Martijn van Mensvoort -  Hand Research

NOVEMBER 10, 2009


'Finger Length linked with Social Behavior!'

Research at the universities of Liverpool and Oxford into the finger length of primate species has revealed that cooperative behavior is linked to exposure to hormone levels in the womb!

The hand of a capuchin primate!

The primate hand & the human hand.

The hormones, called androgens, are important in the development of masculine characteristics such as aggression and strength. It is also thought that prenatal androgens affect finger length during development in the womb. High levels of androgens, such as testosterone, increase the length of the fourth finger in comparison to the second finger. Scientists used finger ratios as an indicator of the levels of exposure to the hormone and compared this data with social behaviour in primate groups.

The team found that Old World monkeys, such as baboons and rhesus macaques, have a longer fourth finger in comparison to the second finger, which suggests that they have been exposed to high levels of prenatal androgens. These species tend to be highly competitive and promiscuous, which suggests that exposure to a lot of androgens before birth could be linked to the expression of this behaviour.

Comparison of primate hands: tarzier - gibbon - chimpanzee - gorilla - homo sapiens.

Other species, such as gibbons and many New World species, have digit ratios that suggest low levels of prenatal androgen exposure. These species were monogamous and less competitive than Old World monkeys.

The results show that Great Apes, such as orangutans and chimpanzees, expressed a different finger ratio. The analysis suggests that early androgen exposure is lower in this groups compared to Old World monkeys. Lower androgen levels could help explain why Great Apes show high levels of male cooperation and tolerance.

Emma Nelson, from the University of Liverpool's School of Archaeology, Classics and Egyptology, explains: "It is thought that prenatal androgens affect the genes responsible for the development of fingers, toes and the reproductive system. High androgen levels from a foetus or mother during pregnancy, may alter gene function and lead to subtle changes in relative digit length and the functioning of the reproductive system. Finger ratios do not change very much after birth and appear to tell us something about how very early androgens affect adult behaviour, particularly behaviour linked to mating and reproduction."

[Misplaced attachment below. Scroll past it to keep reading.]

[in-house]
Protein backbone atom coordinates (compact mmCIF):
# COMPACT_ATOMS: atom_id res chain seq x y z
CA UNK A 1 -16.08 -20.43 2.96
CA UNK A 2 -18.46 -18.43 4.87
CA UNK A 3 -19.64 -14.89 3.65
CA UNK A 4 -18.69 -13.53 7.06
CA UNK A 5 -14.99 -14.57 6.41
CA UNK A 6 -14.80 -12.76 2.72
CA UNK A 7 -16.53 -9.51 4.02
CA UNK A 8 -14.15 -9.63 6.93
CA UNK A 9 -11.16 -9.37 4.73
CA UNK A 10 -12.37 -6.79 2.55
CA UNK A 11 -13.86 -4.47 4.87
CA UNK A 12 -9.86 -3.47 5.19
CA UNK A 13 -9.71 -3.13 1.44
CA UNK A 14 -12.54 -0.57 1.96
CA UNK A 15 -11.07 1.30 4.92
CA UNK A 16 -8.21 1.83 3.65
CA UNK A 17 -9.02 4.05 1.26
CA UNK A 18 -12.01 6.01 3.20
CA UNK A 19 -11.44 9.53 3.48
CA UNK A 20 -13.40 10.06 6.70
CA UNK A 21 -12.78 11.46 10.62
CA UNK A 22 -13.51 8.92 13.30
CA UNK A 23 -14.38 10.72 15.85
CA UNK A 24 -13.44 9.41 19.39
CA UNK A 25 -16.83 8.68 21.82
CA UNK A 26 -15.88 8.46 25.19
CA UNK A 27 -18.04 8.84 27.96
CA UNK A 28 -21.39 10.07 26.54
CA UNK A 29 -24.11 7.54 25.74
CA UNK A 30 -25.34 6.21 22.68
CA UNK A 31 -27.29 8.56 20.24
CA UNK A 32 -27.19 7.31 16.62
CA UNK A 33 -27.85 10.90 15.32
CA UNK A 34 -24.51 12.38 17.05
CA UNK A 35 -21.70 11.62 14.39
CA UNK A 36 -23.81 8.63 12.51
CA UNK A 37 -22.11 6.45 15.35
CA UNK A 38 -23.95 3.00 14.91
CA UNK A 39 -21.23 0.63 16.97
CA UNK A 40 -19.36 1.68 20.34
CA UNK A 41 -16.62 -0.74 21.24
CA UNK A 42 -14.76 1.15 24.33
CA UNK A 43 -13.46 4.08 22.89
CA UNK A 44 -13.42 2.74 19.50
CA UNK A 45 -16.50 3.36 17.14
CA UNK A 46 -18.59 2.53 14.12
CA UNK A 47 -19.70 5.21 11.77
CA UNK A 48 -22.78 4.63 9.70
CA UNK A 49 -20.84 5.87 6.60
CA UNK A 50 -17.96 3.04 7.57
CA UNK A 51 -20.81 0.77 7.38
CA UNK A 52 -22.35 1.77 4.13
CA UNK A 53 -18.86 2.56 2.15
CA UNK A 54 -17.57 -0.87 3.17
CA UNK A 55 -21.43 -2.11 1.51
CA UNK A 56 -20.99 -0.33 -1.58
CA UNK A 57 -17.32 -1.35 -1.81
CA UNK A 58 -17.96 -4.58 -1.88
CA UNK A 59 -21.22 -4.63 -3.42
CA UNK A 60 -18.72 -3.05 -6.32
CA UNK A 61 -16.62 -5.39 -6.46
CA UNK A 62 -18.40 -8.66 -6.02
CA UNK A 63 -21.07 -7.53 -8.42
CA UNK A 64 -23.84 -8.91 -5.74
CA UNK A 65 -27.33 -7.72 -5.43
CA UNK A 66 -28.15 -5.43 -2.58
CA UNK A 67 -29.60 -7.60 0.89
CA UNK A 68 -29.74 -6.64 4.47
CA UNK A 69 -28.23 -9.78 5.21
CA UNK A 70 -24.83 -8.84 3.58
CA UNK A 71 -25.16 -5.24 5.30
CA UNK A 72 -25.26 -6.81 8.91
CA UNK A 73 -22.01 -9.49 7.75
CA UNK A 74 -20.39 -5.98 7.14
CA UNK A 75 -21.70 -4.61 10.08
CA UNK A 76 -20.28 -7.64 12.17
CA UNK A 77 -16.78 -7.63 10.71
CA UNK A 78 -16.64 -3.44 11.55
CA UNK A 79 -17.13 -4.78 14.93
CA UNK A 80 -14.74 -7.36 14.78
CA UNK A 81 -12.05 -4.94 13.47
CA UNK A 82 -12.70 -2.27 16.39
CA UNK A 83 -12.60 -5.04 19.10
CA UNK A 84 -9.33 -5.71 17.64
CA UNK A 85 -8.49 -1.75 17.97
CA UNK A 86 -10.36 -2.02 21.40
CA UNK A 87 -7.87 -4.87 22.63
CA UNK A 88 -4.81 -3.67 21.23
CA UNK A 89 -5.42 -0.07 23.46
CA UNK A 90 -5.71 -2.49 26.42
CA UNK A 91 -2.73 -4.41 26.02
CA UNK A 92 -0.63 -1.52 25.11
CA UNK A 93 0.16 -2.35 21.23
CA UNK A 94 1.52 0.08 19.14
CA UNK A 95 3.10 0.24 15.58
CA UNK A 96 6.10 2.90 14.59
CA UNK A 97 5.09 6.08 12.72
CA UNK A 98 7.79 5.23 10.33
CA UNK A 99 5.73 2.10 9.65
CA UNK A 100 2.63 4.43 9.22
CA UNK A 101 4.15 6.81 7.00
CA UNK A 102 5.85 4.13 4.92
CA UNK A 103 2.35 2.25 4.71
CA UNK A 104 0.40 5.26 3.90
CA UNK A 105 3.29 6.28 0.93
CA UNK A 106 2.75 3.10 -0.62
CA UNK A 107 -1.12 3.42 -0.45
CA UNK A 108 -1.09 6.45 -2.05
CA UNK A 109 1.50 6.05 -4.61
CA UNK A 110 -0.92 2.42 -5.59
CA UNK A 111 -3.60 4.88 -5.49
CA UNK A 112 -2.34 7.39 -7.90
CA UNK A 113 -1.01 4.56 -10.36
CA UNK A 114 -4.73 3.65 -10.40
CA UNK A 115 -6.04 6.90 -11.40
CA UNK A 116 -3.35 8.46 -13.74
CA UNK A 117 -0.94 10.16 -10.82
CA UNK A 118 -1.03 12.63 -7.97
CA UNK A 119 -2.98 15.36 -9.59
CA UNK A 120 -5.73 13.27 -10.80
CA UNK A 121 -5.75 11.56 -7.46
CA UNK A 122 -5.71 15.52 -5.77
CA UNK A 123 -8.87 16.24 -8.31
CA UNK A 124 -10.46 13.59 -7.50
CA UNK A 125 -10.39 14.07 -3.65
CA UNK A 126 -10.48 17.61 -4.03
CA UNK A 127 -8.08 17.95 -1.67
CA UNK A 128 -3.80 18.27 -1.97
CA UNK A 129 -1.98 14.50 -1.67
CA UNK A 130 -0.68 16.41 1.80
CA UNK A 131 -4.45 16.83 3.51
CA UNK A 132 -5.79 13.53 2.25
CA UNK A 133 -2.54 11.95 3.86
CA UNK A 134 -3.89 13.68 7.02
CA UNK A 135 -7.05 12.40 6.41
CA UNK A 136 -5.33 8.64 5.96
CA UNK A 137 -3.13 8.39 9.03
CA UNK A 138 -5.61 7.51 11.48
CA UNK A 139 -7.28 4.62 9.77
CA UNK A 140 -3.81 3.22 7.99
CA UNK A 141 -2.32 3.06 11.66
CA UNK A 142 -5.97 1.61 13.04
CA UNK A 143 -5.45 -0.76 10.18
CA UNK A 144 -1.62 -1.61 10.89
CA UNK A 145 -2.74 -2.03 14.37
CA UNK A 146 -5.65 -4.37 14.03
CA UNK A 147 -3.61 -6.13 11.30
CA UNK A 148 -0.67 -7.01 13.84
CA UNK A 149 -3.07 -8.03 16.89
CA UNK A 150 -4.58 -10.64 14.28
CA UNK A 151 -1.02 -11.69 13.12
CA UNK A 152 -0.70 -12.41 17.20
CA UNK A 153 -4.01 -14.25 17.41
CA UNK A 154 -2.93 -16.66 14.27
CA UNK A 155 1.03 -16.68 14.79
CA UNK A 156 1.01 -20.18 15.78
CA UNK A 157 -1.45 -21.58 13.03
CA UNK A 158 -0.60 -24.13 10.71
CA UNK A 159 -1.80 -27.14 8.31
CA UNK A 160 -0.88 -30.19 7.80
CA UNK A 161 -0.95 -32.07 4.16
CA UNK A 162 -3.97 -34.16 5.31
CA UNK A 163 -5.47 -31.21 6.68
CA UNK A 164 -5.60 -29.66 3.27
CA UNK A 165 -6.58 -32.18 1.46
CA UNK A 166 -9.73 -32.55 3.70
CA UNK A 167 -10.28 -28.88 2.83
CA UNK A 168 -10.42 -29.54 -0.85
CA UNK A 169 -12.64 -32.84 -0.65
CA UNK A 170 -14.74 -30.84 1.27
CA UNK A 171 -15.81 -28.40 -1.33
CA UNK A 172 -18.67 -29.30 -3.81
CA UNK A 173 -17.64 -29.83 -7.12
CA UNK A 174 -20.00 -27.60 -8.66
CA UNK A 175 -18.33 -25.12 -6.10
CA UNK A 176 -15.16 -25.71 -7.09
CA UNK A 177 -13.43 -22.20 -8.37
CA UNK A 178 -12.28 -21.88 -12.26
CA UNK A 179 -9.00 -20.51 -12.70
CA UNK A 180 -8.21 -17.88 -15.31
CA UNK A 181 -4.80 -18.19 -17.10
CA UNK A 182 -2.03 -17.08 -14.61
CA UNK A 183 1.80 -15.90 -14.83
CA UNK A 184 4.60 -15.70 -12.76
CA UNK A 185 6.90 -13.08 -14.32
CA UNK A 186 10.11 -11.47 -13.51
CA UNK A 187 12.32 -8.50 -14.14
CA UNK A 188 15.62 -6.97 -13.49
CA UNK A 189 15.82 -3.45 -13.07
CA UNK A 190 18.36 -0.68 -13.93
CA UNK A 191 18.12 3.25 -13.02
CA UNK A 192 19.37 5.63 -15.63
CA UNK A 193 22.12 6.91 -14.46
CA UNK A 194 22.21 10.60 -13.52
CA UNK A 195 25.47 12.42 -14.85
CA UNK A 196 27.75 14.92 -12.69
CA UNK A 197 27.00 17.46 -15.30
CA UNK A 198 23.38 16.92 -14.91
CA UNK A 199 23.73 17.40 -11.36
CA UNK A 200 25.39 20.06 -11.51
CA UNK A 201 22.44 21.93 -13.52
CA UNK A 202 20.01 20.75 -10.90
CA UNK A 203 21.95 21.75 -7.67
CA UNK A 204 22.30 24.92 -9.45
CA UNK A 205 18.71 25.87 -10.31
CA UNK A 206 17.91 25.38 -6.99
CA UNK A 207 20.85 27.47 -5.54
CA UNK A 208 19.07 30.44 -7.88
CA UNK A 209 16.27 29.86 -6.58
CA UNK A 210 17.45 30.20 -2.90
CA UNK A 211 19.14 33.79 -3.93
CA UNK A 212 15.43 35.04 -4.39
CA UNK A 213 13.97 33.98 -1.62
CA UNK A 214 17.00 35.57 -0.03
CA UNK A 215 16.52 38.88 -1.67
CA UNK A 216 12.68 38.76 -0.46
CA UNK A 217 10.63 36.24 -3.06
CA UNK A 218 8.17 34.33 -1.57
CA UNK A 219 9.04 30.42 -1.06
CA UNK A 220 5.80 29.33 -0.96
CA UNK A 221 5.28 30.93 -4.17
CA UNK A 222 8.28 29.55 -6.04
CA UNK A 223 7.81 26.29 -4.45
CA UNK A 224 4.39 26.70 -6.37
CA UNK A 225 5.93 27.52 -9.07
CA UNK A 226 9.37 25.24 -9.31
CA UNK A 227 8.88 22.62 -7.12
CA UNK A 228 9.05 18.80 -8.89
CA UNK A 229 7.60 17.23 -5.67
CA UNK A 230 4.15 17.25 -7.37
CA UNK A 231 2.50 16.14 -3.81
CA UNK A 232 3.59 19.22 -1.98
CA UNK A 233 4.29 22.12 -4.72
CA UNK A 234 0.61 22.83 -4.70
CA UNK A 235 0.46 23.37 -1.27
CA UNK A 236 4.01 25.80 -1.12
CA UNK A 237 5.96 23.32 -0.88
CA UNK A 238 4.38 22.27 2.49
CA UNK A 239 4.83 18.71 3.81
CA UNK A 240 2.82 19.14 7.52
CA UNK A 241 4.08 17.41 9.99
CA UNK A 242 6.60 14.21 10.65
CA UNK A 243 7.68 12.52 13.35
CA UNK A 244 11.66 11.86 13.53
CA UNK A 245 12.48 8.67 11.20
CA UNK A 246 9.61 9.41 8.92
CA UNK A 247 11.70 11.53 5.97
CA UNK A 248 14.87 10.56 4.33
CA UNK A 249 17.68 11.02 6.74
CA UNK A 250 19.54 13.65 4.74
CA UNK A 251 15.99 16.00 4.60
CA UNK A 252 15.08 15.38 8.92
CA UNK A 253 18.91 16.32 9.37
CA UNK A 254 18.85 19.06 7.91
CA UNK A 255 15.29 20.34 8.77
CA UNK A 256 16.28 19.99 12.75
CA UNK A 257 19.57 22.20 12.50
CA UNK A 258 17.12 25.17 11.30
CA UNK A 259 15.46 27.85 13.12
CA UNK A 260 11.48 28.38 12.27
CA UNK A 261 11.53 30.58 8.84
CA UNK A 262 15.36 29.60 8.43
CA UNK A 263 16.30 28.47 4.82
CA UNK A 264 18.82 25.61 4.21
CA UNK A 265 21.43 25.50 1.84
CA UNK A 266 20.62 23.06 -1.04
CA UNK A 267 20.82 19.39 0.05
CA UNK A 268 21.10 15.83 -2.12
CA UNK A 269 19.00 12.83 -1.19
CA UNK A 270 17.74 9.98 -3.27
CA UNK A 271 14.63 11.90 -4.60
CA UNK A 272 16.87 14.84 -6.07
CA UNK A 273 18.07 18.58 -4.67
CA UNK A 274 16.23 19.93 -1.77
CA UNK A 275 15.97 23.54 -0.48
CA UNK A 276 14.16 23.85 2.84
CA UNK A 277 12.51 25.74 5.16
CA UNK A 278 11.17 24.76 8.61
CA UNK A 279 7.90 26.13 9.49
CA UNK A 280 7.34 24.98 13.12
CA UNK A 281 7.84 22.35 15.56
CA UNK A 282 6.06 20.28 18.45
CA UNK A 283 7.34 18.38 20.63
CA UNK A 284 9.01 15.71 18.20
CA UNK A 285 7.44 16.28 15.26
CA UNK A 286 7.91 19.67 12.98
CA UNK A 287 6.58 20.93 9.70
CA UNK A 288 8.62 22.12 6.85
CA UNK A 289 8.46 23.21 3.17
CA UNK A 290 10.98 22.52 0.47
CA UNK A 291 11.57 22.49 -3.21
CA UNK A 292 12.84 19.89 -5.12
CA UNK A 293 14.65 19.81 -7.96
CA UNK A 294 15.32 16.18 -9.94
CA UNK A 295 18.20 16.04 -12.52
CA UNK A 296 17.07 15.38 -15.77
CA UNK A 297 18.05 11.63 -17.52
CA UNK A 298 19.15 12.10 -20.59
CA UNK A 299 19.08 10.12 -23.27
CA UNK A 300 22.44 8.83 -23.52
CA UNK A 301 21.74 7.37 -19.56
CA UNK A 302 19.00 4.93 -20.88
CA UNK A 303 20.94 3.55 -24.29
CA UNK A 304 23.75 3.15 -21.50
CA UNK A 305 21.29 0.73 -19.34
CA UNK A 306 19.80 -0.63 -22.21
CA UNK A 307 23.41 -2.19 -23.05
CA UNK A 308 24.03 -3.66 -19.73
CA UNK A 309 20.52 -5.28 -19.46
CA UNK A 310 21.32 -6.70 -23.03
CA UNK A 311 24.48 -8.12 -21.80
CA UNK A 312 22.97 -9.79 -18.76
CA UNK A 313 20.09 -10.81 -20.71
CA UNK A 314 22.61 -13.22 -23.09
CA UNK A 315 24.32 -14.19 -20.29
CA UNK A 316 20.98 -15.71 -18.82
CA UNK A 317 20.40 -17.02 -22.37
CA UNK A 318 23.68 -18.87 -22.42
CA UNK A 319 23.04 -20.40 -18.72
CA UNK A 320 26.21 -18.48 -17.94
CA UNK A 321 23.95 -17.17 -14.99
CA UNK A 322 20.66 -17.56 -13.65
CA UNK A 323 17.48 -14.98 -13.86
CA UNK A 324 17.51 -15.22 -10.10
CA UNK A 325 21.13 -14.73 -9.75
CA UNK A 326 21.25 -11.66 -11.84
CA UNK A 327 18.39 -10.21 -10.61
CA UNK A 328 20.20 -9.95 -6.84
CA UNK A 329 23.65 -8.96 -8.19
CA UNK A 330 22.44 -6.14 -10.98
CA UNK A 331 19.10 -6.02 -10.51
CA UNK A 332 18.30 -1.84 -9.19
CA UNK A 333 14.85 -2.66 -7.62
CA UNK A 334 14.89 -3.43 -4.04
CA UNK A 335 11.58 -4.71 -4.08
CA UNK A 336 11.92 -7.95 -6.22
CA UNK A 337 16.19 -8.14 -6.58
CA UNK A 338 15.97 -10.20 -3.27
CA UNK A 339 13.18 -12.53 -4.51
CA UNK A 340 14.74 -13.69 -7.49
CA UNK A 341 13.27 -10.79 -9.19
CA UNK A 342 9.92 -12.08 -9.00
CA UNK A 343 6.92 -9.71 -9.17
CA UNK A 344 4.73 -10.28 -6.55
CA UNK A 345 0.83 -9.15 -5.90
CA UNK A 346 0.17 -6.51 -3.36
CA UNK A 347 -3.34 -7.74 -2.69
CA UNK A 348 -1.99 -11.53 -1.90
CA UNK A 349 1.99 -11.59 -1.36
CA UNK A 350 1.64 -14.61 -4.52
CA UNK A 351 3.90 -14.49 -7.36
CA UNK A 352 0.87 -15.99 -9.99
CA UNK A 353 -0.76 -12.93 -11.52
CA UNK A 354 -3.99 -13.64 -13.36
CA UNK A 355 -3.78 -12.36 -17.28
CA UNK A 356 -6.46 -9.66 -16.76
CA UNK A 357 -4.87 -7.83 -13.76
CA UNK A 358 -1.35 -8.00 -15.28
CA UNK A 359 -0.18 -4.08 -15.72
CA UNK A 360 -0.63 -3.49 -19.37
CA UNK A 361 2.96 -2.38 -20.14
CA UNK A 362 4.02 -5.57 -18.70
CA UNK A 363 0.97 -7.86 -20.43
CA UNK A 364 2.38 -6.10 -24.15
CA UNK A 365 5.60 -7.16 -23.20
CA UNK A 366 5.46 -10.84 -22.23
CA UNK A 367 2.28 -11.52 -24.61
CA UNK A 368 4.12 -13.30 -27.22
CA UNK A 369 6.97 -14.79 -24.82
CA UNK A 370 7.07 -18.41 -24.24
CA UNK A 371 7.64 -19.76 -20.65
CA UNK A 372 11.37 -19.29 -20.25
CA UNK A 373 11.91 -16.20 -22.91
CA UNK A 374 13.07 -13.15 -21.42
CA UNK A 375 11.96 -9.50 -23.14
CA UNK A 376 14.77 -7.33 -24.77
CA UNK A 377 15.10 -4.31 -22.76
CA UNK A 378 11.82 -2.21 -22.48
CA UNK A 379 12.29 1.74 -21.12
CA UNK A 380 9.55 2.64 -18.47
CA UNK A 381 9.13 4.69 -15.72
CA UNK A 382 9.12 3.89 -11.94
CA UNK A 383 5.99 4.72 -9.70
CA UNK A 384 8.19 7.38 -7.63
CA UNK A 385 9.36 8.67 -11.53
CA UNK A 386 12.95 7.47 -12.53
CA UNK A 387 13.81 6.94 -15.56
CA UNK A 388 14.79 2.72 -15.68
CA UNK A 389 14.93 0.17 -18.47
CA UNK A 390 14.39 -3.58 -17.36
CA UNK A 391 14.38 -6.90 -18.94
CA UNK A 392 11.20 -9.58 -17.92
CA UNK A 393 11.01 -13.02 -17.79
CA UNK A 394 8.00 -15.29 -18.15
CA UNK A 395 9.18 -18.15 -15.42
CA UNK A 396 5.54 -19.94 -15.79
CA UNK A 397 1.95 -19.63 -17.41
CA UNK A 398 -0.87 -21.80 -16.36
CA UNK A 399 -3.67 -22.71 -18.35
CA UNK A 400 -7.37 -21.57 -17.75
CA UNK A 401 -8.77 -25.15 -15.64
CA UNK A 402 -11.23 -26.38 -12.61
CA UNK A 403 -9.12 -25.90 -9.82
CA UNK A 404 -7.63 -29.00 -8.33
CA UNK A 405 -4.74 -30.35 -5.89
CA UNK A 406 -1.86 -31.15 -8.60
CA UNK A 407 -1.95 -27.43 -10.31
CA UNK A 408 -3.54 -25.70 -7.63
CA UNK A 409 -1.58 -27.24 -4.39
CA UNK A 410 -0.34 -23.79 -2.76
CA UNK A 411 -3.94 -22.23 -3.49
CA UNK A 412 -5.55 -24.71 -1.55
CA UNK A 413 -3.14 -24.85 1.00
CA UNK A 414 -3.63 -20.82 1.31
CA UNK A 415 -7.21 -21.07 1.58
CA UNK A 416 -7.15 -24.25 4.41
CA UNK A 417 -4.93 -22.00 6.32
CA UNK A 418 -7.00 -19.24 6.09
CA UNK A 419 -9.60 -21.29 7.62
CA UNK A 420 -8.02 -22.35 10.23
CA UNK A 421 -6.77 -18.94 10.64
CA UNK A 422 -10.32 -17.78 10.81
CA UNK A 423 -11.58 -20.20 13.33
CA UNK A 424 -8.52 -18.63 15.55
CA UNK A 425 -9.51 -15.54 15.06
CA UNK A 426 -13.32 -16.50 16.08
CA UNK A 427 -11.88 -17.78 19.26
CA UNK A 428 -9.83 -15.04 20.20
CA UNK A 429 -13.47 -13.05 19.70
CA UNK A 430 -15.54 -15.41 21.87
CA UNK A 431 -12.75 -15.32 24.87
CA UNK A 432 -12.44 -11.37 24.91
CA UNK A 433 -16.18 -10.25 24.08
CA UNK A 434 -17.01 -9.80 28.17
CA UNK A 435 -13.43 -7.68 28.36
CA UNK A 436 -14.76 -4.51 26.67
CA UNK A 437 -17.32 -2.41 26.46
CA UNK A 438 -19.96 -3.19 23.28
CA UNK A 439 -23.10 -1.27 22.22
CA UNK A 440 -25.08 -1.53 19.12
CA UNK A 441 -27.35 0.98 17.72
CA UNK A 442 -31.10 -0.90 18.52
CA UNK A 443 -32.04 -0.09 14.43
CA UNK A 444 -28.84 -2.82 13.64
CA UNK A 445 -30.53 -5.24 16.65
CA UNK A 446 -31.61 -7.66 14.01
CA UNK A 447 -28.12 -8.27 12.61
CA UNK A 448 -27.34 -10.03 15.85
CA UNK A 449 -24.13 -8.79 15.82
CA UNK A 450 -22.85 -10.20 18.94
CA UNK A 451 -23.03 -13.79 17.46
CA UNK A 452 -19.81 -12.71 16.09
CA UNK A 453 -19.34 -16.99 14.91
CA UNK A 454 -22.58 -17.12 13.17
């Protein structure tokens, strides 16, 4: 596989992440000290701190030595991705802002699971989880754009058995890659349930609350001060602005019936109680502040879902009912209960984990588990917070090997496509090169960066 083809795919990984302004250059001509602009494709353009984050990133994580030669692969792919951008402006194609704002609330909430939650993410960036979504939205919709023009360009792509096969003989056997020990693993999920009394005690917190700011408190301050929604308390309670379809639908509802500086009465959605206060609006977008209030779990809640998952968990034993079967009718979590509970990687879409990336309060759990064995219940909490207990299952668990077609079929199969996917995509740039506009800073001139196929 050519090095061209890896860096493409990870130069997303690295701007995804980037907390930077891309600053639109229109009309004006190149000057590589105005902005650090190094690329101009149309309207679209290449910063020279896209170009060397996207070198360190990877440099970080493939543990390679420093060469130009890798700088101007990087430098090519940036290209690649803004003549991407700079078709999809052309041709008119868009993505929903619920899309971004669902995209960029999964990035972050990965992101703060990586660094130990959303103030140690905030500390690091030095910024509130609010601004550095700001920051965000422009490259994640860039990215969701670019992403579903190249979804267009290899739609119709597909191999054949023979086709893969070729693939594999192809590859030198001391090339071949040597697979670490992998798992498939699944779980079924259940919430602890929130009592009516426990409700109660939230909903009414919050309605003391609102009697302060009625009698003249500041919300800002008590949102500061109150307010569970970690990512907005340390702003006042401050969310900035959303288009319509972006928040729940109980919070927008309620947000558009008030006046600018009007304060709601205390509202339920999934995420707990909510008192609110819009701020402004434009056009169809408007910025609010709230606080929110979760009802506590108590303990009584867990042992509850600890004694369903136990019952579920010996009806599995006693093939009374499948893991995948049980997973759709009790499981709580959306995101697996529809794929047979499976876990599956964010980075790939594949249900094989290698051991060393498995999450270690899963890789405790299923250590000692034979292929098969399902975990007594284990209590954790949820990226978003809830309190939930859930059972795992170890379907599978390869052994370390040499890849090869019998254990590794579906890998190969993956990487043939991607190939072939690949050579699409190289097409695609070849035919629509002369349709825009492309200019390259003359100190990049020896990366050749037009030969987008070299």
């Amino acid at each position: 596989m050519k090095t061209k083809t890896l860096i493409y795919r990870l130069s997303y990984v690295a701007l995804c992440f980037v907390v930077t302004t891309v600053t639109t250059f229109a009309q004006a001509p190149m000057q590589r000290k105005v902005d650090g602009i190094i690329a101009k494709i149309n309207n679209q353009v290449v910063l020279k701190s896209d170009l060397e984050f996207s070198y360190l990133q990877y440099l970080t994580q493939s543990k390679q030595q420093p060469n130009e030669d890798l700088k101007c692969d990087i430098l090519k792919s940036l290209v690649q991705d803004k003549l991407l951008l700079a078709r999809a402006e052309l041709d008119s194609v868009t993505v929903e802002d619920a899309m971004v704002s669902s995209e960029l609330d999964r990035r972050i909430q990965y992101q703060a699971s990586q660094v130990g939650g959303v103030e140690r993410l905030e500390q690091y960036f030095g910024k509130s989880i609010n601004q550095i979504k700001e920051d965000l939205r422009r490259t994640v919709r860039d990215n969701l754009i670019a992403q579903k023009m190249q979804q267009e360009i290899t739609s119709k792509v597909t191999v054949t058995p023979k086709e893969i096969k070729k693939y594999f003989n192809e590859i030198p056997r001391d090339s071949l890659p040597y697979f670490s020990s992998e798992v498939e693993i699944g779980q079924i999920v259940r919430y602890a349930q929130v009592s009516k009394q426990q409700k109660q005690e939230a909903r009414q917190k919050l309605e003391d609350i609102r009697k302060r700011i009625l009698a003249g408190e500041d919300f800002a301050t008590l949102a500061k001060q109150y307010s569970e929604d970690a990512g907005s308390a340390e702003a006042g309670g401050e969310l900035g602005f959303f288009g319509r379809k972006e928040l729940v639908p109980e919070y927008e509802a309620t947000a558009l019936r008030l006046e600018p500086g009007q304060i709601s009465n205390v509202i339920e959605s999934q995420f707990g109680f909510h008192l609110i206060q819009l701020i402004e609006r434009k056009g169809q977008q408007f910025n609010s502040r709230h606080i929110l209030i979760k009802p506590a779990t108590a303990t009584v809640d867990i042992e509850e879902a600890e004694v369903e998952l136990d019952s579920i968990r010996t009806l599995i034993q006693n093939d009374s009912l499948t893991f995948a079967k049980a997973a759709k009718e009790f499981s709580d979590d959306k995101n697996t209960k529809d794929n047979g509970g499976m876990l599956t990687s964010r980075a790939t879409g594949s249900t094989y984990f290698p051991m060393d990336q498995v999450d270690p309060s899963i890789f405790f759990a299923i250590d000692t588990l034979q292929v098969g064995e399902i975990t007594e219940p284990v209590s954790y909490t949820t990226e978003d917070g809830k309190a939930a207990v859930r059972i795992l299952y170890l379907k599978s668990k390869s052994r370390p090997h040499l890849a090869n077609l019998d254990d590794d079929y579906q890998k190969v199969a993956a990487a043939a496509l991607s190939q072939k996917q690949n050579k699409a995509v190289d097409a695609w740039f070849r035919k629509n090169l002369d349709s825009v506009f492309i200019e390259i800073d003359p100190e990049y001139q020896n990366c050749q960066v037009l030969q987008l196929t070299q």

Emma Nelson - researcher at the Department of Archaeology, University of Liverpool. Finger length ratio research (2D:4D Digit ratio) is not limited to the human hand. Emma Nelson from Department of Archaeology, University of Liverpool is one of the key-researchers who studies 'digit ratio' in the hands of primates.

The major focuss in Emma Nelson's 'digit ratio' research in primates is:

"Using digit ratios (2D:4D) to investigate social systems in anthropoids; implications for the study of the evolution of hominin sociality."

Variation in non-human primate 2D:4D is currently unknown. One of the aims of this project is to map differences in mean 2D:4D within and between non-human primates species.

Dr Susanne Shultz, from the Institute of Cognitive and Evolutionary Anthropology at the University of Oxford, said: "Humans are unique in that they live in large multi-male, multi-female groups, but maintain strong bonds and show high levels of group cooperation in both males and females. In most other species males are competitive rather than co-operative. Research from finger ratios may help us understand more clearly the development of human sociality and its evolutionary origins."

This research, published in the American Journal of Physical Anthropology, is supported by the British Academy Centenary Research Project, Lucy to Language -- a multi-disciplinary project that aims to understand the complexities of human social evolution.

Source: ScienceDaily


Understanding our past - "the primate hand vs. the human hand!"
Evolution of the human hand & the mystery of the 5 fingers!

- The long oposable thumb is the most stricking difference
between the human hand & the primate hand

The hand of a white faced Capuchin primate.



More on the evolution of the human hand & related resources:
An ode to the human thumb!
Understanding our past - "the primate hand vs. the human hand!"
Evolution of the human hand & the mystery of the 5 fingers!
PRIMATE HANDS - Finger length is linked with social behavior!
How the primate hand is more related to the hands of men - not the hands of women!



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